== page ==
Loosening the rules
CMS proposes reducing need for supervising docs
Thanks to a proposed CMS rule change, dietitians and other clinicians at hospitals will be able to do the jobs they were trained for without having to hunt down a physician to supervise them. Officials at affected hospitals welcomed the changes, saying the current rules are far too restrictive. One regulation the CMS wants to change requires physicians to be present when a dietitian writes an order. Russ Johnson, CEO at 44-bed San Luis Valley Regional Medical Center in Alamosa, Colo., said that’s a burdensome and inefficient use of a small hospital’s resources.
“The old rule was kind of a step backwards as it didn’t really allow clinicians to practice in their full scope,” he said.
The proposed change promotes better relationships with other clinicians and leads to better coordination of care, Johnson said. It frees up physicians’ time, already at a premium, allowing them to focus on treating their own patients instead of worrying about supervising other clinicians.
The CMS also wants to loosen a similar requirement for physicians to supervise nuclear medicine technicians as they prepare radiopharmaceuticals.
The Obama administration estimates that reducing those responsibilities and others could save hospitals as much as $676 million annually and $3.4 billion over five years. Comments are due April 8 on the proposed regulations, issued in response to a 2011 executive order intended to reduce burdensome regulations.
“We are committed to cutting the red tape for healthcare facilities, including rural providers,” HHS Secretary Kathleen Sebelius said in a news release. “By eliminating outdated or overly burdensome requirements, hospitals and healthcare professionals can focus on treating patients.”
Hospital trade groups, including the American Hospital Association and Federation of American Hospitals, have generally praised the proposed revisions. The CMS, for example, nixed a widely criticized requirement that a hospital’s board must include a physician.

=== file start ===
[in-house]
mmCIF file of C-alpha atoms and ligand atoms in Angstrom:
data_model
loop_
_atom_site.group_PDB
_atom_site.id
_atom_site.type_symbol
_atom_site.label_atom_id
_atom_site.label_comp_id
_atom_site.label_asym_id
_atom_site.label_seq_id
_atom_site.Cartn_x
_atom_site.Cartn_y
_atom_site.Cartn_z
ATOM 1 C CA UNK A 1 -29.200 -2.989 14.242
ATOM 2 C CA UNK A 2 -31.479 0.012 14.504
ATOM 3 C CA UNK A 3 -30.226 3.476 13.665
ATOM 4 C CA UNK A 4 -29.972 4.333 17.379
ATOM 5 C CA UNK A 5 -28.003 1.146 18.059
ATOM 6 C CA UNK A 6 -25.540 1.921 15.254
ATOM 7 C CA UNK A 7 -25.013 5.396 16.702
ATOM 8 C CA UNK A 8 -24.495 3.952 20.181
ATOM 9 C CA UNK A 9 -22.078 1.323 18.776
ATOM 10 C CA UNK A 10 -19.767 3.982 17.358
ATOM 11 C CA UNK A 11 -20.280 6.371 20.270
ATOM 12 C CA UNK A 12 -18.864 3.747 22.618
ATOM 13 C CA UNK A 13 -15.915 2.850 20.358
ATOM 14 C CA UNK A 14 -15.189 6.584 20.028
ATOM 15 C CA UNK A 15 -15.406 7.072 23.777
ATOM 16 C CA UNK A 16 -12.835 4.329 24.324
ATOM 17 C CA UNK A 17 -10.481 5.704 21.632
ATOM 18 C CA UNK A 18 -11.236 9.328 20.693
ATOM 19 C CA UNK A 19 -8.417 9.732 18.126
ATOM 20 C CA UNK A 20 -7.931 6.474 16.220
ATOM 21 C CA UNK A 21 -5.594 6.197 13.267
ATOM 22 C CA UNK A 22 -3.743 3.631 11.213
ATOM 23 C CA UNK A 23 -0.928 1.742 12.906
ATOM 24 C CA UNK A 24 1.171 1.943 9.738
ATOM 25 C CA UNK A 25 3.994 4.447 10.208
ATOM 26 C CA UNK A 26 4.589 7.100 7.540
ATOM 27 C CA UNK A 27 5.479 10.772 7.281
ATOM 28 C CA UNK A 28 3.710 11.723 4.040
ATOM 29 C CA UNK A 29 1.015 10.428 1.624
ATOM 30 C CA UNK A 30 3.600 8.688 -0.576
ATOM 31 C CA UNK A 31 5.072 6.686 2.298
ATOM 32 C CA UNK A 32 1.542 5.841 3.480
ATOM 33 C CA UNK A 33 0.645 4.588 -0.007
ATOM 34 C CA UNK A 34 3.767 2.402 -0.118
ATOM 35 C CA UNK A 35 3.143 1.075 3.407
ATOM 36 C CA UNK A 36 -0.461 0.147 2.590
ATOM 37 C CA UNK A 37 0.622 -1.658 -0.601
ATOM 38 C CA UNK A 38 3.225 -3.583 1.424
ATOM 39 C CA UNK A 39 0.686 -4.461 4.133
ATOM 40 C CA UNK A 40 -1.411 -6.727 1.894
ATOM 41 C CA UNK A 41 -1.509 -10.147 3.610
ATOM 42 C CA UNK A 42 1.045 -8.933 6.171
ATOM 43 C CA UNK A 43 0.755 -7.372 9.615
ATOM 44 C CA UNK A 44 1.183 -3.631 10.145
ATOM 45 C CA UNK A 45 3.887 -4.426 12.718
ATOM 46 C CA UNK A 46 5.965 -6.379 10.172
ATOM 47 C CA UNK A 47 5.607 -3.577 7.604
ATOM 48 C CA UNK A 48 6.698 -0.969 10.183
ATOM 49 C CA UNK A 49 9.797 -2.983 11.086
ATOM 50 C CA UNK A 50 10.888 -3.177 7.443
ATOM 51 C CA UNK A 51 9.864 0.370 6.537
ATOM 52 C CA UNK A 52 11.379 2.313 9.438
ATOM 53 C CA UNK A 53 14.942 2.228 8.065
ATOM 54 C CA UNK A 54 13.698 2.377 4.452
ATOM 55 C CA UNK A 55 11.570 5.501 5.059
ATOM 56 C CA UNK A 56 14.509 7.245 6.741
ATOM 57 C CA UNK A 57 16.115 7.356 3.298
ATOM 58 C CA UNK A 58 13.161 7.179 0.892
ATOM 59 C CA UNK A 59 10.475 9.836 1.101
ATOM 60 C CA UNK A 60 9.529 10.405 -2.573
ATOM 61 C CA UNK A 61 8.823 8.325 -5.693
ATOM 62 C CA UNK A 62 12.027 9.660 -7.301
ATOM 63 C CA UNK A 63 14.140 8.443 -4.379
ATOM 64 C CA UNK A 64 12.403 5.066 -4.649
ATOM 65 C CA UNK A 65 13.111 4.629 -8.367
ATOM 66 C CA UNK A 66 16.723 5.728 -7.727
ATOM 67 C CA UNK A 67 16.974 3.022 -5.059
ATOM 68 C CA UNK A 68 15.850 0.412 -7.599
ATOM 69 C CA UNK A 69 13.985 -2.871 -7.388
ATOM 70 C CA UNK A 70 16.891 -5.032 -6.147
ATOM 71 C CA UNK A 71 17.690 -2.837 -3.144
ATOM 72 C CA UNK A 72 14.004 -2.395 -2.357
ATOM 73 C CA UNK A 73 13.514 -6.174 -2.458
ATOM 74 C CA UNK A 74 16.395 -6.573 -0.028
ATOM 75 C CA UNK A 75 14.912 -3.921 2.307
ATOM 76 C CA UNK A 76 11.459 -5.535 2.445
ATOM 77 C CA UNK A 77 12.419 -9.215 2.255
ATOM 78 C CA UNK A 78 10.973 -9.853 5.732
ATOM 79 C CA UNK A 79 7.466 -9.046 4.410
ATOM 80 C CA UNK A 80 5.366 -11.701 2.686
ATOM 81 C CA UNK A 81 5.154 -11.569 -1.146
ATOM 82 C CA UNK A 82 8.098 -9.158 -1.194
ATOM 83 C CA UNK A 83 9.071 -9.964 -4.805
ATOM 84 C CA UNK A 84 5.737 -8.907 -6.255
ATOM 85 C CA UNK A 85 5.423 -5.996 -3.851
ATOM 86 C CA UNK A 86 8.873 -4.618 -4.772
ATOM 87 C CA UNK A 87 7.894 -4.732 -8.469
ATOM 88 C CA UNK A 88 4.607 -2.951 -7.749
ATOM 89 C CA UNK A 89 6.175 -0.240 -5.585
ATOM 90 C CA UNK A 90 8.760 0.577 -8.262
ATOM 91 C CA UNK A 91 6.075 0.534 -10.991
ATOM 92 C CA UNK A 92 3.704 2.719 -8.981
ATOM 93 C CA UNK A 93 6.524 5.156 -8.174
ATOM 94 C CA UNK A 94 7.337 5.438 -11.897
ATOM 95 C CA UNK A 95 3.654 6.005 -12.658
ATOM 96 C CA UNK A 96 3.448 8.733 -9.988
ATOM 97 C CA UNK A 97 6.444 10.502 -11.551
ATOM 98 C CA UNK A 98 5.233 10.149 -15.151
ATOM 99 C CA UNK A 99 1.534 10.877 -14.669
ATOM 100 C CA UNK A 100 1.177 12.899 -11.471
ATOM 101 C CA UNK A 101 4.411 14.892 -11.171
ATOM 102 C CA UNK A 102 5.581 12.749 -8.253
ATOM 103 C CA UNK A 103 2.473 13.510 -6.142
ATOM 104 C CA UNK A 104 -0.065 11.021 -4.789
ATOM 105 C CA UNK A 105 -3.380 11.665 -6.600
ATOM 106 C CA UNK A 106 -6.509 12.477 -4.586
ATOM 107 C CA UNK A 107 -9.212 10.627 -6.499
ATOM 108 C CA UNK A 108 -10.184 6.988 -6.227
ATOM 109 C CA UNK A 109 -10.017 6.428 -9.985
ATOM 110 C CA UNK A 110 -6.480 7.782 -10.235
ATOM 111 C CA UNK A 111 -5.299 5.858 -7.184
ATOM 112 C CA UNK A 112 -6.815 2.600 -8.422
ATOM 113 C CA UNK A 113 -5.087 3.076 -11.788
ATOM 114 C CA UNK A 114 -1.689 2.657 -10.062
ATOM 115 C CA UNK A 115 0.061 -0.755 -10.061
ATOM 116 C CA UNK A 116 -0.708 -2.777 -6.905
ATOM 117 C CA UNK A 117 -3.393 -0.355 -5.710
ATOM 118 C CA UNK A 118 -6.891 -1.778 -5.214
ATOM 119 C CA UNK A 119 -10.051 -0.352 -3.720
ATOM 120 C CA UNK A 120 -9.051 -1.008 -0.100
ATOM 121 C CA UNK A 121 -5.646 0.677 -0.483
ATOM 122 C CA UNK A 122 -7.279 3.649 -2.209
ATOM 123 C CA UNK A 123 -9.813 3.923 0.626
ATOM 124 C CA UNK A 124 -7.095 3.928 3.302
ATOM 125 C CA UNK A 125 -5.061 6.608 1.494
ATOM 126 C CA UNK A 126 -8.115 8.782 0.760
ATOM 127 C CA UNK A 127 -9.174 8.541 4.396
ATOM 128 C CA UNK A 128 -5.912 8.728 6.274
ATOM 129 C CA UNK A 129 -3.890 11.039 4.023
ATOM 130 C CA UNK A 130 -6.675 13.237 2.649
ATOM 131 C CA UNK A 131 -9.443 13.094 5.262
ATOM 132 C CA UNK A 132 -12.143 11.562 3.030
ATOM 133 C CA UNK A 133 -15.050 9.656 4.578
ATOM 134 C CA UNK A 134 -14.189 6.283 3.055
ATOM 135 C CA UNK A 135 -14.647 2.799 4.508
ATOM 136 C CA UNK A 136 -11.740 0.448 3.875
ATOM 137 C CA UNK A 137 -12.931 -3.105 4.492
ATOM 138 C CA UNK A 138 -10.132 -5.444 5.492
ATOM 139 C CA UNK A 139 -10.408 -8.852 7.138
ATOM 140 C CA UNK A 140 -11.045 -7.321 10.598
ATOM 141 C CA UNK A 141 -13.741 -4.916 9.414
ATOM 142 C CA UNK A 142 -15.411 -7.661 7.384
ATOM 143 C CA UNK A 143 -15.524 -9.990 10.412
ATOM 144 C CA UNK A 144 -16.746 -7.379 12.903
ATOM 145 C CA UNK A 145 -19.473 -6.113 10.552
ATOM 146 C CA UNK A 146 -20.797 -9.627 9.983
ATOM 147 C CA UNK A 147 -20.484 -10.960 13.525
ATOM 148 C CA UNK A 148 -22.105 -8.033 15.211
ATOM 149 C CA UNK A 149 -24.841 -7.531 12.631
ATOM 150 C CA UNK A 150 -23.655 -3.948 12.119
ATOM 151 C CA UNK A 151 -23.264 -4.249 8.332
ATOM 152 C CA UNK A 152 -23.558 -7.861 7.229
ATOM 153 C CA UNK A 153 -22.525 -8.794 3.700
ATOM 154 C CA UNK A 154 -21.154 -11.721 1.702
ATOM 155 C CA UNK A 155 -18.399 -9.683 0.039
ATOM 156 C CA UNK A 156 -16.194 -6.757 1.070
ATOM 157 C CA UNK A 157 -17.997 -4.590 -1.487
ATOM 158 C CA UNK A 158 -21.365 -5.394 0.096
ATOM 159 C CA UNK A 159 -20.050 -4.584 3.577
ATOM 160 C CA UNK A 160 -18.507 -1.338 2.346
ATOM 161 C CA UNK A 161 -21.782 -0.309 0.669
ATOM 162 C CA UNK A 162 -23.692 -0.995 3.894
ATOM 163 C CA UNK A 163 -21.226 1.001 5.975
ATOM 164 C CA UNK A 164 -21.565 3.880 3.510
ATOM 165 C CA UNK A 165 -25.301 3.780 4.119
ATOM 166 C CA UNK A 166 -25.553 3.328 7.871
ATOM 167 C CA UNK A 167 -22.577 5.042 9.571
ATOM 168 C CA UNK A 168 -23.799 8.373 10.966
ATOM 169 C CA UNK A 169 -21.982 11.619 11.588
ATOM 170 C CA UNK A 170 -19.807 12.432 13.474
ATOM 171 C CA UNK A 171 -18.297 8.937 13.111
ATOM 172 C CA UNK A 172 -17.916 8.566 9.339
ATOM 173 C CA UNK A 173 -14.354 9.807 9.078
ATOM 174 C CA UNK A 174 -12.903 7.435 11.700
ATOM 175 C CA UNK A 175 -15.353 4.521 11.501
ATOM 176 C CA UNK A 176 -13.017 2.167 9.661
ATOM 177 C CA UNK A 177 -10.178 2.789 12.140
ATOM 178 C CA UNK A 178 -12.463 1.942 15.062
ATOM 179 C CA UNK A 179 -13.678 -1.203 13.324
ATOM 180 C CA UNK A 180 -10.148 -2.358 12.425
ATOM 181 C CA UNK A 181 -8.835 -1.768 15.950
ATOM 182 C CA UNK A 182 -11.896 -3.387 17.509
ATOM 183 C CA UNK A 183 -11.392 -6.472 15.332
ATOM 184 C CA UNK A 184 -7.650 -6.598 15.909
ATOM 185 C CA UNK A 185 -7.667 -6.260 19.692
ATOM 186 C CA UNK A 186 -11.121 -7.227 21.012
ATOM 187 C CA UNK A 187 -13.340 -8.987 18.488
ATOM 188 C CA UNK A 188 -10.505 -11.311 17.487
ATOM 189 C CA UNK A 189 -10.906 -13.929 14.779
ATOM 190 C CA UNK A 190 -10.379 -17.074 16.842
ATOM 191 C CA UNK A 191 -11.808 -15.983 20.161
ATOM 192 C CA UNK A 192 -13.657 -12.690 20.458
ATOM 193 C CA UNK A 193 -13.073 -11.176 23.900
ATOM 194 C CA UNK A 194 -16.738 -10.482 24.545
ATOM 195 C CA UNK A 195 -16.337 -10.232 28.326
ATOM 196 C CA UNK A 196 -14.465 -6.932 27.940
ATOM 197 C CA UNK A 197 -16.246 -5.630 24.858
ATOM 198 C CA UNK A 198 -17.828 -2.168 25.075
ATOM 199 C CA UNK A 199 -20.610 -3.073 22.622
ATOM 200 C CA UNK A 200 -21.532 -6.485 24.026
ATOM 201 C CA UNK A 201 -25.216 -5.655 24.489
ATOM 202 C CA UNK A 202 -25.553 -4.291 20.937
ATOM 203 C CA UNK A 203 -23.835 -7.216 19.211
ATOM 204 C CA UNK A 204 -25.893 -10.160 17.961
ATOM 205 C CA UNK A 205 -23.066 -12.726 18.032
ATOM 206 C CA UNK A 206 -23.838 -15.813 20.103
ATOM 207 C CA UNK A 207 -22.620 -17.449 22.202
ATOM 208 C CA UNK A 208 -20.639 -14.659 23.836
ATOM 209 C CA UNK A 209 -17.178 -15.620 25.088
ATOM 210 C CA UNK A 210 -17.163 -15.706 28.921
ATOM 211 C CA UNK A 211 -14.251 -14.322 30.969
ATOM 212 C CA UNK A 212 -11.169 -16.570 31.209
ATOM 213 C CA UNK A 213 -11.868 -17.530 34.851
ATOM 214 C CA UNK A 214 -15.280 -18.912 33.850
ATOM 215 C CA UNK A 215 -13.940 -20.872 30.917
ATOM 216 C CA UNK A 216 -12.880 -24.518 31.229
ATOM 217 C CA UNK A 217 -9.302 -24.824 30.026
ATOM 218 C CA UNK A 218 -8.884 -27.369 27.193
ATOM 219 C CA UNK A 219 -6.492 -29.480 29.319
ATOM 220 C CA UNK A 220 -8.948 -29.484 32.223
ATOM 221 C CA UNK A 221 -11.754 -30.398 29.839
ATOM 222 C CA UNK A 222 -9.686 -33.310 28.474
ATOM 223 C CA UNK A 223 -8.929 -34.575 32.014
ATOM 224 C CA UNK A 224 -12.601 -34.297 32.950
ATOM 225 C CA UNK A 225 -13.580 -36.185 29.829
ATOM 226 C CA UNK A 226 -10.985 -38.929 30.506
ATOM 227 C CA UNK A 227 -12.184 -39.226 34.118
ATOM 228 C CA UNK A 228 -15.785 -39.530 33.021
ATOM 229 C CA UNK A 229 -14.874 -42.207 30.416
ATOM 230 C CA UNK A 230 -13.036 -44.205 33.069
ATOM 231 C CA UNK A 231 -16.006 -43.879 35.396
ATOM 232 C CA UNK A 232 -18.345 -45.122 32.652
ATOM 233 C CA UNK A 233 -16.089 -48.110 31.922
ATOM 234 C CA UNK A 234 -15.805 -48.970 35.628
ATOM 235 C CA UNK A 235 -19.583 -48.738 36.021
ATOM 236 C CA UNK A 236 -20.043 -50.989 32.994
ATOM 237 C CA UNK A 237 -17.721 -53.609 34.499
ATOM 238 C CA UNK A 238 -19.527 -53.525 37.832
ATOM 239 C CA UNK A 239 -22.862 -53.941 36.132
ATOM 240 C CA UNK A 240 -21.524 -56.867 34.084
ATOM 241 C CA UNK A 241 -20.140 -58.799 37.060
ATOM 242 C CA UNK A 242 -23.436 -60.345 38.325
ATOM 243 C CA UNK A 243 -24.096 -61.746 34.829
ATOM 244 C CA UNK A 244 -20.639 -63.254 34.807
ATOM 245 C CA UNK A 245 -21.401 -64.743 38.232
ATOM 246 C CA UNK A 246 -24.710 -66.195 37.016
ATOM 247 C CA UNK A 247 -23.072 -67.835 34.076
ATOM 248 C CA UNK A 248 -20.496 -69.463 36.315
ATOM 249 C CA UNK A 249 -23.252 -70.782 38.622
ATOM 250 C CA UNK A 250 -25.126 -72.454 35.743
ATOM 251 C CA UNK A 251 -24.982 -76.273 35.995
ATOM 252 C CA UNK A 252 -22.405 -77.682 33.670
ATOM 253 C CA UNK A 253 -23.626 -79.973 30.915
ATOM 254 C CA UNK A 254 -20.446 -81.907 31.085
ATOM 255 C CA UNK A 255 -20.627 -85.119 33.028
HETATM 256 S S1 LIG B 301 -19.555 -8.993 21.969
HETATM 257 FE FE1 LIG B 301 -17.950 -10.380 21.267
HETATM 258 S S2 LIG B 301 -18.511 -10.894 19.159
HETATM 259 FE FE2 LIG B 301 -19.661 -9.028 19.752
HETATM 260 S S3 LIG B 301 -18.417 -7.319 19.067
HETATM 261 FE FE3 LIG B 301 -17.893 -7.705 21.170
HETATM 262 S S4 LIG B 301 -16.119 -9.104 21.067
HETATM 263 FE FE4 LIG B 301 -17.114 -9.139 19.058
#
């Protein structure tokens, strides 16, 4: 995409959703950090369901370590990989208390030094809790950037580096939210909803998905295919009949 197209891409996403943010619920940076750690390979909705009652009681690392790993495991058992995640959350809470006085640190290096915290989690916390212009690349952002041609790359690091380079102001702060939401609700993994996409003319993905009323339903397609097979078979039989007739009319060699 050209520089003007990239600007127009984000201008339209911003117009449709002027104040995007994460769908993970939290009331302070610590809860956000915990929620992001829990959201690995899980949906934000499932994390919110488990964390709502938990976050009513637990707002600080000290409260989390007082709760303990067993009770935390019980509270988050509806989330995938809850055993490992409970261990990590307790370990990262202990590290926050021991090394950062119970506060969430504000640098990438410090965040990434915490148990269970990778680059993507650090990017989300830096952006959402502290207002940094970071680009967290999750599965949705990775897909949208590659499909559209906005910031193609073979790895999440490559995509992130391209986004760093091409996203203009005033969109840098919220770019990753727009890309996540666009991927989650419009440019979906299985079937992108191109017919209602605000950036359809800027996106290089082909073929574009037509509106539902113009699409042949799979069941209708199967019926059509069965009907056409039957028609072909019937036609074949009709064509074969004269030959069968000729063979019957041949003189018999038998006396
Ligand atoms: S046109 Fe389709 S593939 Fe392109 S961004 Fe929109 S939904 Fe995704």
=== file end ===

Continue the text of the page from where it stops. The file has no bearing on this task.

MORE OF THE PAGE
The rule includes several provisions specifically intended to make life easier at rural hospitals such as San Luis Valley and other rural clinics and critical-access hospitals. Those hospitals also particularly like a move to eliminate the requirement that a physician be onsite at least once every two weeks at criticalaccess hospitals, a restriction hospital leaders say fails to acknowledge technological advances such as telemedicine.
Smaller and rural hospitals, which struggle to find subspecialty physicians, will be able to better serve their patients through telemedicine in areas such as pediatric consultations, said Dr. Andrew Ziskind, a managing director of Chicago-based Huron Consulting Group. Patients won’t have to rely on the care of an on-site primary-care physician whose skills might not be the best match for treating their conditions.
The CMS also struck a mandate that forced all hospitals, even those that are part of multihospital systems, to have separate governing boards. Allowing boards to govern multiple facilities is a step toward better population health and collaboration, Johnson said.
But despite those changes, hospitals also say the changes don’t go far enough.
Last year, for example, San Luis Valley agreed to form San Luis Valley Health with 17-bed Conejos County Hospital in La Jara, Colo. Even under the revised regulations, multihospital systems must have separate medical staffs at their constituent hospitals, and systems with a single governing body must consult regularly with the leader of each hospital’s medical staff. Johnson said those rules are unnecessary because the San Luis Valley hospitals are less than 20 miles apart.
The CMS argues that having separate medical staffs allows hospitals to better address patient quality and safety on a local level, said Sandra DiVarco, an attorney with McDermott Will & Emery’s Chicago office.
Most of the regulations, though, are intended to eliminate redundancies, such as having hospitals complete surveys that request the same data, DiVarco said. She described them as “low-hanging fruit” that would make day-to-day life easier for hospitals, but not dramatically so.
Brock Slabach, senior vice president for member services at the National Rural Health Association, agreed with that assessment of the proposed rule. “It would keep everyone from doing busy work, which is great,” Slabach said. “A lot of the smaller rurals don’t have staff to keep up with all of that.”